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@Zam Feels good to solve a problem, that's for sure. Especially since I am very new to all this. You are right though, I may have confused the concept of grounding. As an experiment, I will try later today to scratch the case I have because it might be the coating that was causing it not to ground properly. I'm using Front panel designer and the materials that I can use for making the face plate aluminum anodized or aluminium powder-coated. What if I used Aluminum Raw is that conductive enough?

I'm going to do more research on earth/ground but my understanding is grounding is done by going to a chassis and earth is going to..... well earth. My limited understanding is the way you earth is via the power receptacle but this board only has 2 holes, a negative and a positive. So I'll have to figure out how to earth it.

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Use the material you want for the visual finish you want ! row alu is ugly for front panel and easy to scratch...

I'm just saying this in the manner that you should anticipate your enclosure design and be sure all metal part have good electrical connection between them, a recessed screw or countersunk head screw that fix front panel to frame should be enough (as milling will remove the surface anodization )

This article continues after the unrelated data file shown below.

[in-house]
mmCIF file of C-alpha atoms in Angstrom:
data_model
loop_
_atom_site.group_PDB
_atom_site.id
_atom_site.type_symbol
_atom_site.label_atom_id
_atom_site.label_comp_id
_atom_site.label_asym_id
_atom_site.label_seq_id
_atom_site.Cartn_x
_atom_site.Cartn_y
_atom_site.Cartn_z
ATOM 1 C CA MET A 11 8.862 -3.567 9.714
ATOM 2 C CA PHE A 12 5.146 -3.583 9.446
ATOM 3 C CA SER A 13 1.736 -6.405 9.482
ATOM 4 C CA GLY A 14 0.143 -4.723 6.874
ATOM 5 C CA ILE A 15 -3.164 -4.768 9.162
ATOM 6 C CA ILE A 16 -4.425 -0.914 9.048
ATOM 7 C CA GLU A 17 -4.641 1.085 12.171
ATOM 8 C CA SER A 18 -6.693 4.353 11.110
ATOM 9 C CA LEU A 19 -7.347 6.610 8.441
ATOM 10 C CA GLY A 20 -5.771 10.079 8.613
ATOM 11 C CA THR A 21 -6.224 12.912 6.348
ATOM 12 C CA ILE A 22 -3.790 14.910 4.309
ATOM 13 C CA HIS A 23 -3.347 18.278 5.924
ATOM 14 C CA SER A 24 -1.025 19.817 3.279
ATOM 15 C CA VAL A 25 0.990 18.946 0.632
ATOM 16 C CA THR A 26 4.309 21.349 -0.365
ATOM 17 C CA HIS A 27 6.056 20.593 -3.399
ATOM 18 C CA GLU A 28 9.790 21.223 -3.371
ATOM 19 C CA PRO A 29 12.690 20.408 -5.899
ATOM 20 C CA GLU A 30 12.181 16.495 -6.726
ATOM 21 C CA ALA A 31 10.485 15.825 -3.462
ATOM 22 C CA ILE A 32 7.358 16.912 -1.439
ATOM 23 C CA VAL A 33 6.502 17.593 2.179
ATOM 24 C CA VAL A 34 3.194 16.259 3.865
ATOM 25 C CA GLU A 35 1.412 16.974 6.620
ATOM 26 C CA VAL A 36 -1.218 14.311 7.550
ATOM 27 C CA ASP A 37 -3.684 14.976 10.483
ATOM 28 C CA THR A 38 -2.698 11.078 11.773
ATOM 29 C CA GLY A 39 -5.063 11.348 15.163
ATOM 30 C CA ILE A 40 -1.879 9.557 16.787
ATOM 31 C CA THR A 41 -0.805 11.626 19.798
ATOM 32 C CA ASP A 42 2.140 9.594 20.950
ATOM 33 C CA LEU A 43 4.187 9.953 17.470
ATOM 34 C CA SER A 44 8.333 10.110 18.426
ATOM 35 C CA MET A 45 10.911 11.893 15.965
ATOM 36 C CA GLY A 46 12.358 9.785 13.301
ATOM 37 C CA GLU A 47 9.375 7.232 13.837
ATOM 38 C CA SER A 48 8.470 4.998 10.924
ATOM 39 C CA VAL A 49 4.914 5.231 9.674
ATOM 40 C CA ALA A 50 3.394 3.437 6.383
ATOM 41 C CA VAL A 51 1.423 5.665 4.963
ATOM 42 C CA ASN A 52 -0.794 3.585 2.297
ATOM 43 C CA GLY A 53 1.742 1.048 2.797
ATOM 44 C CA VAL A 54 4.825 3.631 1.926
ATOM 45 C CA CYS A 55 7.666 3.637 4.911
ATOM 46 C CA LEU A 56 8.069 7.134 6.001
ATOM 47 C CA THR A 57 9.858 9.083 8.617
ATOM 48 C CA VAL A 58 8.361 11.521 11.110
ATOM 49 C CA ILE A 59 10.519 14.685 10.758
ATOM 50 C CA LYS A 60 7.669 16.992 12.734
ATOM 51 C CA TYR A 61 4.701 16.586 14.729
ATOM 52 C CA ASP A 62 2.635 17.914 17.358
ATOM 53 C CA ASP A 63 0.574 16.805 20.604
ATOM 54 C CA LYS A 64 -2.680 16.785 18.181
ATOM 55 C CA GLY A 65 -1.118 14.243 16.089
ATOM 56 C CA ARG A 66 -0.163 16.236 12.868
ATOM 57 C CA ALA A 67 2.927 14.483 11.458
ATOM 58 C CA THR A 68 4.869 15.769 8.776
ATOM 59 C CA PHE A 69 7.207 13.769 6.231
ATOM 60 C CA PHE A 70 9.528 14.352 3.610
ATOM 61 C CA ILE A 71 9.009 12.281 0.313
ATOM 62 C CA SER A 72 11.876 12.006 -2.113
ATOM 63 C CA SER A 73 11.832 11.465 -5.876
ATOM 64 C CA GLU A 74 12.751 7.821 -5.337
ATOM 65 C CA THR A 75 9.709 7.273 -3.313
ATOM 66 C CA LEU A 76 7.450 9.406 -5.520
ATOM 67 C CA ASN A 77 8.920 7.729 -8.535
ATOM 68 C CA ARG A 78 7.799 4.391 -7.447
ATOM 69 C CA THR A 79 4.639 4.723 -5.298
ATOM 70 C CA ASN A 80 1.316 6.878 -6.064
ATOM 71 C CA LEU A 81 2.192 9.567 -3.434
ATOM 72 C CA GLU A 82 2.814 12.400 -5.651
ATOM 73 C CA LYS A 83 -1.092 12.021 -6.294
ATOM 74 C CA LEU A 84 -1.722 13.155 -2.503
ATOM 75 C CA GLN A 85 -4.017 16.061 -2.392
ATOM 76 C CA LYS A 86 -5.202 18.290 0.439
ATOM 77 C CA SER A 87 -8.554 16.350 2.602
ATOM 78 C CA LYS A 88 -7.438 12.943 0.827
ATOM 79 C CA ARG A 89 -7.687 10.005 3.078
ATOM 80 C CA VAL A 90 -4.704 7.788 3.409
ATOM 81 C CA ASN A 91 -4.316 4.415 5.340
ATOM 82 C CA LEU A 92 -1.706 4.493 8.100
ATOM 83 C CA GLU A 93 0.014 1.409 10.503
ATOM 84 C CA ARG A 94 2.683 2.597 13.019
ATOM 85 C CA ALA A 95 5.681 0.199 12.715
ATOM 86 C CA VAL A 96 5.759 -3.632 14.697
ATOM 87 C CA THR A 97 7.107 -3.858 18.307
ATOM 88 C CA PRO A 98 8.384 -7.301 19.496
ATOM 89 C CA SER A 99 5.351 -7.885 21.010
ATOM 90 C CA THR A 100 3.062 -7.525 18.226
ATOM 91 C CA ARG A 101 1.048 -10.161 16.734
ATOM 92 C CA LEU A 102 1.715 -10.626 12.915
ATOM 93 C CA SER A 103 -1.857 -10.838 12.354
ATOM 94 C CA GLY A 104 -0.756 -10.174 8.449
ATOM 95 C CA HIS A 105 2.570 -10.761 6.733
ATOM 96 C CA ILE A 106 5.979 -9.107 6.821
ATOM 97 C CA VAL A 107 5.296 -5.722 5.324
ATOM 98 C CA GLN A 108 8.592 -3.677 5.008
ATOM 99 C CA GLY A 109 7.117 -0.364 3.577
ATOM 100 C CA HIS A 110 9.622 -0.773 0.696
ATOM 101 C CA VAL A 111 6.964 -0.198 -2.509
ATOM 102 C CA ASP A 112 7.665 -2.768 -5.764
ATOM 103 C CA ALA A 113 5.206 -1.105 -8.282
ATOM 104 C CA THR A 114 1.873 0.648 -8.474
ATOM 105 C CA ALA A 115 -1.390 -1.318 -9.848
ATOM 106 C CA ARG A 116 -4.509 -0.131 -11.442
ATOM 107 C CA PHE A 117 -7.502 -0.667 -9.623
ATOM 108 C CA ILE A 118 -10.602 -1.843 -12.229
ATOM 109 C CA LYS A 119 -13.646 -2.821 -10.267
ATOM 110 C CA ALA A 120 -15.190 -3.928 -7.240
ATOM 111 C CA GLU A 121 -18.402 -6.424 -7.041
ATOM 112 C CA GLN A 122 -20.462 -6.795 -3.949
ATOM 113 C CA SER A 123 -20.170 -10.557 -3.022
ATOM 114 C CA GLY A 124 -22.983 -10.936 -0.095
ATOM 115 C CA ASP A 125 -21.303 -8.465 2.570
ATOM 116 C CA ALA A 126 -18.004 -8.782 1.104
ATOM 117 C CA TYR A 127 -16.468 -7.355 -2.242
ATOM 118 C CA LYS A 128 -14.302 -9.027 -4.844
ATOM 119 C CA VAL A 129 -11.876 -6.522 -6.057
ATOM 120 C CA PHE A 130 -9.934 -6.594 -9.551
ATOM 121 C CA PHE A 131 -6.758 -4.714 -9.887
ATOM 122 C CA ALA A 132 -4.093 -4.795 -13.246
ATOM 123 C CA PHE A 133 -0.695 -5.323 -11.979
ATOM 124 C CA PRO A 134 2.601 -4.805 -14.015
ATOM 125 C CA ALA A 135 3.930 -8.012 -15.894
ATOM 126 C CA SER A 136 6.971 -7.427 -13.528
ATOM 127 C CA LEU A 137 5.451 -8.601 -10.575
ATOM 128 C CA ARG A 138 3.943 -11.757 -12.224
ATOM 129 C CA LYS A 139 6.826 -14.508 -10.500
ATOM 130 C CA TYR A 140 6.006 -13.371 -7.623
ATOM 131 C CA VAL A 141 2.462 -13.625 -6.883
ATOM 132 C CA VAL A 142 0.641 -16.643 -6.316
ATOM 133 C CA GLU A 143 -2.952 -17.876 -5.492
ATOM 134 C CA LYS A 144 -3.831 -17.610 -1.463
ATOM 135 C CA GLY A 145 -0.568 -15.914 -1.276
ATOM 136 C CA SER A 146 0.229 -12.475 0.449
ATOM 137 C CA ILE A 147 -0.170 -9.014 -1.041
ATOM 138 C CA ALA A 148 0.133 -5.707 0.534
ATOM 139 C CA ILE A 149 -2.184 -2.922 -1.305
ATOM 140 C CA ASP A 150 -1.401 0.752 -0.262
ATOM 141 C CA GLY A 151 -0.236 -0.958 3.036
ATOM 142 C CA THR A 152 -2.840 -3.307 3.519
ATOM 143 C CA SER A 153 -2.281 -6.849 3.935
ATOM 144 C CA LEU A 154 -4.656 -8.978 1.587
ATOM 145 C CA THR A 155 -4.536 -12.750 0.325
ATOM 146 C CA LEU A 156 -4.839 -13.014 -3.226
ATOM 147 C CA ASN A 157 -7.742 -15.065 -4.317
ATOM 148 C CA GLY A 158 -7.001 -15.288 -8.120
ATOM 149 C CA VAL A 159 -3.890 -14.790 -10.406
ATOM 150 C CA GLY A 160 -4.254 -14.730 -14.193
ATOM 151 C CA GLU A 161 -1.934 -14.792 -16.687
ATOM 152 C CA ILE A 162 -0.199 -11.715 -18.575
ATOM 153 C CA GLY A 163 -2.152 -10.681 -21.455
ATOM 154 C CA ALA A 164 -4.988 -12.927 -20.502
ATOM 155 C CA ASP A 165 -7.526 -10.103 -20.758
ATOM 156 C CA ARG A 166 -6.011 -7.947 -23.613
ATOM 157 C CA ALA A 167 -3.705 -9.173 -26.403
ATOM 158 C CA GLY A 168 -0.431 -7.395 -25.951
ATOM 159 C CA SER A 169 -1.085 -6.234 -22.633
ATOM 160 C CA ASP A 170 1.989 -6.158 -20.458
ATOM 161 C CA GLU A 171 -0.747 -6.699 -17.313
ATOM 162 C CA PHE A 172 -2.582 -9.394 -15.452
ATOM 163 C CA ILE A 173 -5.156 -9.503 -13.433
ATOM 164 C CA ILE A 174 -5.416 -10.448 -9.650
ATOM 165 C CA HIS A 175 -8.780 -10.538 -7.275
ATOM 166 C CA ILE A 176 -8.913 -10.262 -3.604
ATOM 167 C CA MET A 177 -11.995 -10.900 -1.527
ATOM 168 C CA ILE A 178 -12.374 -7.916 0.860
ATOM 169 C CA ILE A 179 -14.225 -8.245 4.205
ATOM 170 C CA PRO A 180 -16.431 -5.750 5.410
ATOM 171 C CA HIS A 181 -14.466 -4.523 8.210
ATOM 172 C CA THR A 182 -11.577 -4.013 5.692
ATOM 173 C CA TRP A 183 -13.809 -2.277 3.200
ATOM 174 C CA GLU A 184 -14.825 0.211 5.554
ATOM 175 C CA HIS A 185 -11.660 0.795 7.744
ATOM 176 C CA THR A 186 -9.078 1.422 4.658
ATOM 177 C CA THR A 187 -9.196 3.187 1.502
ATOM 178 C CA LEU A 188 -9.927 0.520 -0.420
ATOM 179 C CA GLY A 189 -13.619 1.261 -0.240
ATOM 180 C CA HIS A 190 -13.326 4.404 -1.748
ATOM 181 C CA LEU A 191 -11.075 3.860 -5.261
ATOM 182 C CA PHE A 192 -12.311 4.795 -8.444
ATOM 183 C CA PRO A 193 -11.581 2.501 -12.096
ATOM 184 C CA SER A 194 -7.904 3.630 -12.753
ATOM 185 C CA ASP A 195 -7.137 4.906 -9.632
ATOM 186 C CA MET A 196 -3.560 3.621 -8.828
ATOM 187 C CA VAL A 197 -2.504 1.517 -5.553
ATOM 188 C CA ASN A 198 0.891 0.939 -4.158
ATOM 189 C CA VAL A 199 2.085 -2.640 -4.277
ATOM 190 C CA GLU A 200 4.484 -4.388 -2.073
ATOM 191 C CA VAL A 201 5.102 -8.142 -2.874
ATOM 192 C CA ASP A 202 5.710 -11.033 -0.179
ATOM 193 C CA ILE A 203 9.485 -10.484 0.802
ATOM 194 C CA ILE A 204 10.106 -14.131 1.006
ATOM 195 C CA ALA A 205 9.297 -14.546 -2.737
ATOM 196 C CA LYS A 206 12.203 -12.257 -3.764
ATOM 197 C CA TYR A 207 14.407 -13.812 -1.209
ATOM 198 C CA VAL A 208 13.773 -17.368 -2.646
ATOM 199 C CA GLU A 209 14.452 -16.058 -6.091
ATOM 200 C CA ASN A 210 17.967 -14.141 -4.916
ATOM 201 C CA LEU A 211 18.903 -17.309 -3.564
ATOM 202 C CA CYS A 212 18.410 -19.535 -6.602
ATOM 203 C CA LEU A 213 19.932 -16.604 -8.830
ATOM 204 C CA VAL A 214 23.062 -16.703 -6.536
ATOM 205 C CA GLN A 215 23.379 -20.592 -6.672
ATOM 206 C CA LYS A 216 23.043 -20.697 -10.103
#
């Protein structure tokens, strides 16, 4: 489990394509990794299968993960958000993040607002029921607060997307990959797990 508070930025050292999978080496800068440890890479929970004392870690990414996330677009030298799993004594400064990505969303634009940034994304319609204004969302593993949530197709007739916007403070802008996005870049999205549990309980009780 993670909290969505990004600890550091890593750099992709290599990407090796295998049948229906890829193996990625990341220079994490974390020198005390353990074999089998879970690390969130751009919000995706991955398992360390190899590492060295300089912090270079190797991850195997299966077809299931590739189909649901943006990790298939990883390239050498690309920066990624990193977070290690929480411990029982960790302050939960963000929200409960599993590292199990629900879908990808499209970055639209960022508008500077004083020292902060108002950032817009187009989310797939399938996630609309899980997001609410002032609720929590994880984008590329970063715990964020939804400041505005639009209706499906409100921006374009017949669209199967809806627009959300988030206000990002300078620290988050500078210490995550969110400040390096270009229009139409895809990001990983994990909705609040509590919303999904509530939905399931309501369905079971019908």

"basically" your pcb 0V should be hooked at one (and only one) solid screw at the frame (common ground), preferably close to the main entry, where you also connect the safety earth ground from the (close) main connector.

In your particular usecase I think fader screw mount (countersunk) will do the job to connect fader metal can to common ground.

Your fader 0V audio should not share the fader box common ground, it's already connected at console rack module via trace, pcb and local chassis common ground.

Try to imagine the audio part of the fader as an isolated extension from outside the fader box.

Best
Zam

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Hi!

I'm having troubles setting up MF_NG.

Everything seems to work fine, i was able to get faders moving and all, but there's a big rattle noise when faders are moving slowly (ie using the MIOS studio tool to make them move slowly, or following the daw automation).

this rattling noise disapear when faders are moving fast.

I tried to play with the different parameters, but i couldn't find a way to make that noise disapear.

Currently i'm using ALPS K faders. but i got the same issue with an old P&G i had lying around. I tried 8 faders and had the issue with all of them.